How do you make sure you have a cold eye when writing a business plan?
It helps to find cynical people to share your ideas with. You also want to approach the risk section usually on a different day than when you’re doing the rest of the plan. You want to wear a different hat. You want to be in a different mood and really think about all that could go wrong. But then put it down and come back to it again on a third day and be able to see it for what it is. It is a balanced view. It doesn’t mean you shouldn’t do the business, but it means that you’ve really thought about everything that might go wrong and how you can mitigate the risks.
What’s the first step small business should take when starting to write the plan?
They should start with who is the target customer, and what jobs are they trying to get done in their lives that you’re helping with. Not what are you selling, that can come later. But think about it from the customer’s standpoint. Not in terms of a traditional product or service, silos, or definitions but rather what is the person trying to get done, how might you help with that, and what is the full range of competition which might extend well beyond the category as you traditionally define it.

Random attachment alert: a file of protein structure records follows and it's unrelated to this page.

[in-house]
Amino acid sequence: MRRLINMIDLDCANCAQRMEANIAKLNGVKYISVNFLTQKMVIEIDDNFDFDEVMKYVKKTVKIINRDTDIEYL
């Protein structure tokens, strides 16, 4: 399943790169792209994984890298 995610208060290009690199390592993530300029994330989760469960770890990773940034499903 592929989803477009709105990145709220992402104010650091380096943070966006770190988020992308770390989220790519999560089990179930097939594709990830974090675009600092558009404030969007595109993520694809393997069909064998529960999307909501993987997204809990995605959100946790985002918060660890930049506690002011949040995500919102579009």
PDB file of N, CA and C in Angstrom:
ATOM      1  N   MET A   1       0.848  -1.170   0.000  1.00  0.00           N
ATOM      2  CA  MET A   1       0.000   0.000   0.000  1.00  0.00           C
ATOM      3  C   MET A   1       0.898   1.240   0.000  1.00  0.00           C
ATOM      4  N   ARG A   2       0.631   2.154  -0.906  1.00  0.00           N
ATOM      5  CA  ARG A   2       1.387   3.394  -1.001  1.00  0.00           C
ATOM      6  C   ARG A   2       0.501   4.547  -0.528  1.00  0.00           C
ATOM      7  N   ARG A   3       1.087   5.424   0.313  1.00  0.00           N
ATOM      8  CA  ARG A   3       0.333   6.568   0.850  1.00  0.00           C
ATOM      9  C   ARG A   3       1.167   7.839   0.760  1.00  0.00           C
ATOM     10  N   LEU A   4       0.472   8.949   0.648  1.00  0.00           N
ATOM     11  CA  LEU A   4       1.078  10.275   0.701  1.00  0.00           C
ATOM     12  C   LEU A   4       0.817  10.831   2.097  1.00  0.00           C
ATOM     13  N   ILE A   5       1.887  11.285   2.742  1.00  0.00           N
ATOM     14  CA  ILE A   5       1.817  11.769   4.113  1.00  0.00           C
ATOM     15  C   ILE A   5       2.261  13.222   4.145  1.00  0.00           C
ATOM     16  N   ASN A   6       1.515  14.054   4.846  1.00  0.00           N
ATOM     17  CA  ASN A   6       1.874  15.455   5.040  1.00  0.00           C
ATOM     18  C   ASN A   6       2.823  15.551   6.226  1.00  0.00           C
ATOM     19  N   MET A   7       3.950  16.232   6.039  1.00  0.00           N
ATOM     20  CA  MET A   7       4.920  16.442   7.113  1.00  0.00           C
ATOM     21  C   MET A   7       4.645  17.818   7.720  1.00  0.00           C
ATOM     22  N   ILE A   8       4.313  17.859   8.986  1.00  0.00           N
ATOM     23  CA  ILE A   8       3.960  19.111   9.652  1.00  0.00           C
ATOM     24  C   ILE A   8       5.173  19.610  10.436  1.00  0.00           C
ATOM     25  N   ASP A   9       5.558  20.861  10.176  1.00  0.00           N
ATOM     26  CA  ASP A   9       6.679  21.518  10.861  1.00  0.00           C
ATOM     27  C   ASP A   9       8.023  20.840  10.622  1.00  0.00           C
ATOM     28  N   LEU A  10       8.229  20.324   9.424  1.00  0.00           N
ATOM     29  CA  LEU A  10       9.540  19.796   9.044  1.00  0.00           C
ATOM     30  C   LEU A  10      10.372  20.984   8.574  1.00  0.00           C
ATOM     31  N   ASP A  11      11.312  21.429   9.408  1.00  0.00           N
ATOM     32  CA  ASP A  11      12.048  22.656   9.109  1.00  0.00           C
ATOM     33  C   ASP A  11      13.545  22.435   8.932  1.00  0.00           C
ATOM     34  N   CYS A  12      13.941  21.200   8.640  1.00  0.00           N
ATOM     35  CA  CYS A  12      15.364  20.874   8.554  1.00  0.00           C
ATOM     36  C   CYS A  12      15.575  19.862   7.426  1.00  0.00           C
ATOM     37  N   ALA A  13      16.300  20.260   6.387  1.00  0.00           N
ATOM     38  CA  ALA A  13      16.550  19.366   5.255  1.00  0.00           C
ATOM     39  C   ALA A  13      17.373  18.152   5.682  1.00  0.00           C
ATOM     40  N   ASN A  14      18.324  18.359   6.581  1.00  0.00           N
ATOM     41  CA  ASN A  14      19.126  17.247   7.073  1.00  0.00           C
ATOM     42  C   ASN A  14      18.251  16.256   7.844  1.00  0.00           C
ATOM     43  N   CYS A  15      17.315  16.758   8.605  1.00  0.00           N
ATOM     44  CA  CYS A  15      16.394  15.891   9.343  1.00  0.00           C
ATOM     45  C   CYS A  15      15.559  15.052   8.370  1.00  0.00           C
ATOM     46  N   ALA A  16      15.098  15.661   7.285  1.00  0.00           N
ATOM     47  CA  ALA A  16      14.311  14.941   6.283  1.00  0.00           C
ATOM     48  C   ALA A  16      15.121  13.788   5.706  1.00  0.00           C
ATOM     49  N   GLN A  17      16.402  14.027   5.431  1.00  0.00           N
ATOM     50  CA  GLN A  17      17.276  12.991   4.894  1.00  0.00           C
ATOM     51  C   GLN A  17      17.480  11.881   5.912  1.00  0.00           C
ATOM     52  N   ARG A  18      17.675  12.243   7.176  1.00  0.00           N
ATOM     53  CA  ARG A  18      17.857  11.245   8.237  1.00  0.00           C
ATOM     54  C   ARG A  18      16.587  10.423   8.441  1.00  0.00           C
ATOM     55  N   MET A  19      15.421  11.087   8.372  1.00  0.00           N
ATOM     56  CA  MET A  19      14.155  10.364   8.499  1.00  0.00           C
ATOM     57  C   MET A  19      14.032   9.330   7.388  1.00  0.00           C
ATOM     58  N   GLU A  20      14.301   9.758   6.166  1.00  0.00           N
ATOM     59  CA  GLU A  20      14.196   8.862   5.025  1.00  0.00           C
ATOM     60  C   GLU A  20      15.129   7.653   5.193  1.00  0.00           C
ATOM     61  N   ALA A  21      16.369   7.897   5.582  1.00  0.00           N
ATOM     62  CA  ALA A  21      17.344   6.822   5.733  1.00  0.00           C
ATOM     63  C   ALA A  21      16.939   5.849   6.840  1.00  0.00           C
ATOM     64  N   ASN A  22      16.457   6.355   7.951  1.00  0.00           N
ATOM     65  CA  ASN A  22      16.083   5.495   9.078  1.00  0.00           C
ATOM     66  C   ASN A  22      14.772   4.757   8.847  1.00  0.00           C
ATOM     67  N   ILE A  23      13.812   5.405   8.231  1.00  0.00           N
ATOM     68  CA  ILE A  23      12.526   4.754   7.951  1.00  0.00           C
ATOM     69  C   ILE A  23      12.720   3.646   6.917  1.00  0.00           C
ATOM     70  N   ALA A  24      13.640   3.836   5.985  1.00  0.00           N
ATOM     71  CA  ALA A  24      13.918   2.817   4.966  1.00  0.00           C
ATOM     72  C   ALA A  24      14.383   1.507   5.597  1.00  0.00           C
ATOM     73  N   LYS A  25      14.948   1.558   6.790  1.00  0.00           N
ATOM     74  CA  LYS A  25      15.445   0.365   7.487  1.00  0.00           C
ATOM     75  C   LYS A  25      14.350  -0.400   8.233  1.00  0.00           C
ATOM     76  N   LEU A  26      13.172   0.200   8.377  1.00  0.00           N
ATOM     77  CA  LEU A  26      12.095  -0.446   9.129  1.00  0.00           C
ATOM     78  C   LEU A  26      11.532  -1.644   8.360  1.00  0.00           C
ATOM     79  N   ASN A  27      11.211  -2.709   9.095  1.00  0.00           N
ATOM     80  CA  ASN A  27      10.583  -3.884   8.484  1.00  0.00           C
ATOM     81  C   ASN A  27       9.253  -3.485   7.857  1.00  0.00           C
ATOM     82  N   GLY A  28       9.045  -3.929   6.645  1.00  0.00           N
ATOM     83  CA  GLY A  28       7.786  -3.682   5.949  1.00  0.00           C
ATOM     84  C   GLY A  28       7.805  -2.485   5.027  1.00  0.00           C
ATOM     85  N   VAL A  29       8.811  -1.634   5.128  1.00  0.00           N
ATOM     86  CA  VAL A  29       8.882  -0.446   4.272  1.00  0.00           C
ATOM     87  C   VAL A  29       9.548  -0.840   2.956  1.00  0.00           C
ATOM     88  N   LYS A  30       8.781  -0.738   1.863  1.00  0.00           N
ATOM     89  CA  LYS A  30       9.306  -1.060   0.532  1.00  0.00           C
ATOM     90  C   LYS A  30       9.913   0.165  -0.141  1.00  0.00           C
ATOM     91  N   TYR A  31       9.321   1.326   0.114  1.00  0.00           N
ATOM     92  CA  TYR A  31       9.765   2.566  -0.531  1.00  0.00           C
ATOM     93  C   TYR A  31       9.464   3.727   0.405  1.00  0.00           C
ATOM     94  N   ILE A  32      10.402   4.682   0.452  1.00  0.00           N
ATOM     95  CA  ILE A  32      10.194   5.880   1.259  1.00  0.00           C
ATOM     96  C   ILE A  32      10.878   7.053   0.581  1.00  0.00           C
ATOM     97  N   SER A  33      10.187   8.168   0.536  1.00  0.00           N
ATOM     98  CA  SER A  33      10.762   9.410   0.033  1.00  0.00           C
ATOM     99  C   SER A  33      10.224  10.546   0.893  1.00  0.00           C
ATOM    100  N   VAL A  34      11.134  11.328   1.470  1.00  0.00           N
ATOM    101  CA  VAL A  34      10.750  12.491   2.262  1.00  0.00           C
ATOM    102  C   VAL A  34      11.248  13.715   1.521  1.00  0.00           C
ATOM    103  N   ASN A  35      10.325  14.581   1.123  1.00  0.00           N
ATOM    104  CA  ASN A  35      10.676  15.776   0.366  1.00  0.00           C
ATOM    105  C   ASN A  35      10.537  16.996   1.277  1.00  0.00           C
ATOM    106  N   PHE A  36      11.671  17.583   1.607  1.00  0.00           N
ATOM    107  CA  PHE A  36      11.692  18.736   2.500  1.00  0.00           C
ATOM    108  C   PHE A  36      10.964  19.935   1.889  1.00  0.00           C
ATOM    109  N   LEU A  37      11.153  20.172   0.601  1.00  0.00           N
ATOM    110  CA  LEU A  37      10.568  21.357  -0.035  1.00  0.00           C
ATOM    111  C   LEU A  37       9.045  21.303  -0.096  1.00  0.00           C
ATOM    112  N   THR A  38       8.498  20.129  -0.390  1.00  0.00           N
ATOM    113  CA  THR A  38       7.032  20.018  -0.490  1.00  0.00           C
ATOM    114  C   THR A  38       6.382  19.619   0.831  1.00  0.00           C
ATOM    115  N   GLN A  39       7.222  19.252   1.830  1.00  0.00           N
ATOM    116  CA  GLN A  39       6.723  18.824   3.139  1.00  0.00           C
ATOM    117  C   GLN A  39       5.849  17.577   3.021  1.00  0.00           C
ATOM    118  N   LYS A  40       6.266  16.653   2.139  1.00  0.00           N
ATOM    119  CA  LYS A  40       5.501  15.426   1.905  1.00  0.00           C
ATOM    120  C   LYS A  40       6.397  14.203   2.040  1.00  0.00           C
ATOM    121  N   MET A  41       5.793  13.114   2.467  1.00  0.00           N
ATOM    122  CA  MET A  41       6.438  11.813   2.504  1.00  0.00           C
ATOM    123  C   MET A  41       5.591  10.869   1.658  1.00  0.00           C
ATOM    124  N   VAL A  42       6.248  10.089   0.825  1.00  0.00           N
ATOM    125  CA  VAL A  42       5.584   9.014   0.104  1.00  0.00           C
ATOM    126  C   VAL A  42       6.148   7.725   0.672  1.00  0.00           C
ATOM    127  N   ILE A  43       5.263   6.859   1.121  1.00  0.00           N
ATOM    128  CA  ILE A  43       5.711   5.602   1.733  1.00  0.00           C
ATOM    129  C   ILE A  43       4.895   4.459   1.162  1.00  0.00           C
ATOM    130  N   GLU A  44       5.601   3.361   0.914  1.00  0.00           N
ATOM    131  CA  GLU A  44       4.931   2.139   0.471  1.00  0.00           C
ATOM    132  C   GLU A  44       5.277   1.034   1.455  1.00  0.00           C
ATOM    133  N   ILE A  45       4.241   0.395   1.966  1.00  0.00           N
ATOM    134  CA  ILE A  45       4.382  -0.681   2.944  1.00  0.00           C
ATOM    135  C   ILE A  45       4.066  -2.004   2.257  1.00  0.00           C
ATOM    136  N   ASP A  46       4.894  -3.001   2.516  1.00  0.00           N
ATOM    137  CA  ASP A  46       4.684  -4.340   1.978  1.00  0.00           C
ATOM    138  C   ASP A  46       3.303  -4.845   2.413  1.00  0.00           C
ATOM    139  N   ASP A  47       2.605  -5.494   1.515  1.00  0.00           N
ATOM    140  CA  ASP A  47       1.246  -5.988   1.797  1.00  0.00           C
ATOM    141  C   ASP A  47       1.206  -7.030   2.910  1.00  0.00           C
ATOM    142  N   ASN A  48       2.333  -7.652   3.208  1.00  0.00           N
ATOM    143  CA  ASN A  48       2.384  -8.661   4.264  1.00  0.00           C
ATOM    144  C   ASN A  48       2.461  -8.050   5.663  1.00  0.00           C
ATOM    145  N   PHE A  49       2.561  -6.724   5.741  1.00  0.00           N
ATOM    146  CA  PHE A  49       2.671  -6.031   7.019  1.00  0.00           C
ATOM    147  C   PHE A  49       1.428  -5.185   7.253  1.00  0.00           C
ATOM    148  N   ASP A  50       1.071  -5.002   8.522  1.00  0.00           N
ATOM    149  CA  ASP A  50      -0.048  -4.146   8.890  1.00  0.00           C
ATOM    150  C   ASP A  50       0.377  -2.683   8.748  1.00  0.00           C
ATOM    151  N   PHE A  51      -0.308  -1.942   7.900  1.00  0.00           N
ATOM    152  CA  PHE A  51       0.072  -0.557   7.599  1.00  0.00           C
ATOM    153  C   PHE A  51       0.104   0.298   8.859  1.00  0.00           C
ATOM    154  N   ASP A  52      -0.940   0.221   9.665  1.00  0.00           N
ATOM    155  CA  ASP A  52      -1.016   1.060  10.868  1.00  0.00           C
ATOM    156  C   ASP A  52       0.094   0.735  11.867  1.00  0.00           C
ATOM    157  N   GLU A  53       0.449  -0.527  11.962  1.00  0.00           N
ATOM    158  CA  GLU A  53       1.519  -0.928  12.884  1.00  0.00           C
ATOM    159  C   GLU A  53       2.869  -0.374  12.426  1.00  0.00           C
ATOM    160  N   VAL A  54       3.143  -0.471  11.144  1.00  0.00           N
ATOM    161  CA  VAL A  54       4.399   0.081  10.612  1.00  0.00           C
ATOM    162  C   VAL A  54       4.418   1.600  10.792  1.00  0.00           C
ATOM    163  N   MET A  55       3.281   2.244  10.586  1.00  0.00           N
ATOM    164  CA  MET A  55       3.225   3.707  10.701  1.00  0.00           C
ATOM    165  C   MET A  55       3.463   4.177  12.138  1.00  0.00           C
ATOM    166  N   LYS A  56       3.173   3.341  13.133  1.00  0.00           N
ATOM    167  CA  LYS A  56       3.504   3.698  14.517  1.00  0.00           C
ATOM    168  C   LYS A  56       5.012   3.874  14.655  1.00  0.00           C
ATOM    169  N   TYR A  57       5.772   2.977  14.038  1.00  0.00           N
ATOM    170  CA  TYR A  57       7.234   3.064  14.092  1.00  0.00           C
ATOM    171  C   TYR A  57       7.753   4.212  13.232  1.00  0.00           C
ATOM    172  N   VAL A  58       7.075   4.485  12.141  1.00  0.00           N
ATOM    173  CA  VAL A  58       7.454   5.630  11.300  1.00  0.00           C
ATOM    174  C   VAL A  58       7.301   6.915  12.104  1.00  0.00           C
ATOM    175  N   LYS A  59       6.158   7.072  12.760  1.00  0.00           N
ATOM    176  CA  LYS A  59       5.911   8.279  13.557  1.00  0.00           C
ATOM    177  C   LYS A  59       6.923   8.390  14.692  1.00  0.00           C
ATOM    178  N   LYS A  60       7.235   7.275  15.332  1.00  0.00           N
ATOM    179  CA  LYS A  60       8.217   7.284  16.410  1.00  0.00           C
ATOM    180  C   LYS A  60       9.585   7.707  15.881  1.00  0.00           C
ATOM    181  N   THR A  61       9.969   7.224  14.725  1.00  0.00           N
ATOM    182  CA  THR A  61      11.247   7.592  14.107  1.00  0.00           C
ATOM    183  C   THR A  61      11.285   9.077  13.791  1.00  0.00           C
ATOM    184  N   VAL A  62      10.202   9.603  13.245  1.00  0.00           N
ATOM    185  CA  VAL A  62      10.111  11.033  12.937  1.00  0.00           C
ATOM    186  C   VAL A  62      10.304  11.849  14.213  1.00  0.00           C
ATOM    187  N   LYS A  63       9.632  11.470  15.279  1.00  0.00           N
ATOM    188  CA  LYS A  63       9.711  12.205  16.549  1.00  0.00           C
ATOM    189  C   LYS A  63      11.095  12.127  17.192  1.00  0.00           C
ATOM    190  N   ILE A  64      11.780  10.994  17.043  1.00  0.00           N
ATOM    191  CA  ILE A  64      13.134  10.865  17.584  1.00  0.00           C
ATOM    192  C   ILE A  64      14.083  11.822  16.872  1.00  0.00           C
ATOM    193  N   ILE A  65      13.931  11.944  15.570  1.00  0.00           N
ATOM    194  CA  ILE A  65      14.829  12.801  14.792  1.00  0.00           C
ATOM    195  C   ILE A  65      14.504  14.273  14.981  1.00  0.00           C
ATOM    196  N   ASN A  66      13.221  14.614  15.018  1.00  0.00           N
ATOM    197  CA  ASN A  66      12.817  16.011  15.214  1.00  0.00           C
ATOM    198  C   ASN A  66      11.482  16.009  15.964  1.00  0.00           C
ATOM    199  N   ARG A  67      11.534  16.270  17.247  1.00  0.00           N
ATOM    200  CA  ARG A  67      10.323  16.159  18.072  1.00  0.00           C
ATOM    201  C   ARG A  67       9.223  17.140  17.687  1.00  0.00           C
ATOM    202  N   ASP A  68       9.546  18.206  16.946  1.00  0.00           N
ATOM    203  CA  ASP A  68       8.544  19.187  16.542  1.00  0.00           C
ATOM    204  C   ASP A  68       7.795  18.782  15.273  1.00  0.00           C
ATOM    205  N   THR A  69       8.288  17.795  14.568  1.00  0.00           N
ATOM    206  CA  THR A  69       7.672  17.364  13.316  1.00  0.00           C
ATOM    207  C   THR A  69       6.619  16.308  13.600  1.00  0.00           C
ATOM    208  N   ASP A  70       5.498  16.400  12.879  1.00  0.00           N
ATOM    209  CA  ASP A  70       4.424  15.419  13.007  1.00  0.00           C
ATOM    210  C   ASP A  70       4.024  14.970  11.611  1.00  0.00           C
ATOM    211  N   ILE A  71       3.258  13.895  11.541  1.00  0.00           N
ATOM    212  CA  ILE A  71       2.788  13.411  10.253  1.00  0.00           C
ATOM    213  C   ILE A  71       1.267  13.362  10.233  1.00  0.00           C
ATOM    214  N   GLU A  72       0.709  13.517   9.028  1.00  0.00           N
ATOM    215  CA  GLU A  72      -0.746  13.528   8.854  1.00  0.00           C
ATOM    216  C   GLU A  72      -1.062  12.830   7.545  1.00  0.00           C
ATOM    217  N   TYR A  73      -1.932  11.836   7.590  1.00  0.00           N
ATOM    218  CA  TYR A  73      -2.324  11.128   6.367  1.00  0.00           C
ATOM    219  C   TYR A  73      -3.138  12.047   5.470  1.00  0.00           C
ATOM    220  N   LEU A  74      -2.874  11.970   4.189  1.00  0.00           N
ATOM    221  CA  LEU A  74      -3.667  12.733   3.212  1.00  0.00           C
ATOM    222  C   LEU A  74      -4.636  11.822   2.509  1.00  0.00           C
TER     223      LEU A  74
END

What’s the intended audience for a business plan?
It depends what you need the plan for. If you’re trying to raise money then you’re going to need that for investors and to some extent the plan is a sales document. It’s got to be a balanced sales document, otherwise investors aren’t going to look at it creditably.
In other cases you are the audience. You can mobilize funds where it doesn’t take a whole lot of funds to get the business started. The plan is more to make sure that you have thought carefully about the target market, the full range of competition and why you have an advantage—all the business risks, the drivers to success, how much money this is going to take, and how big or small an opportunity this will ultimately be.
How important is it to understand your competition?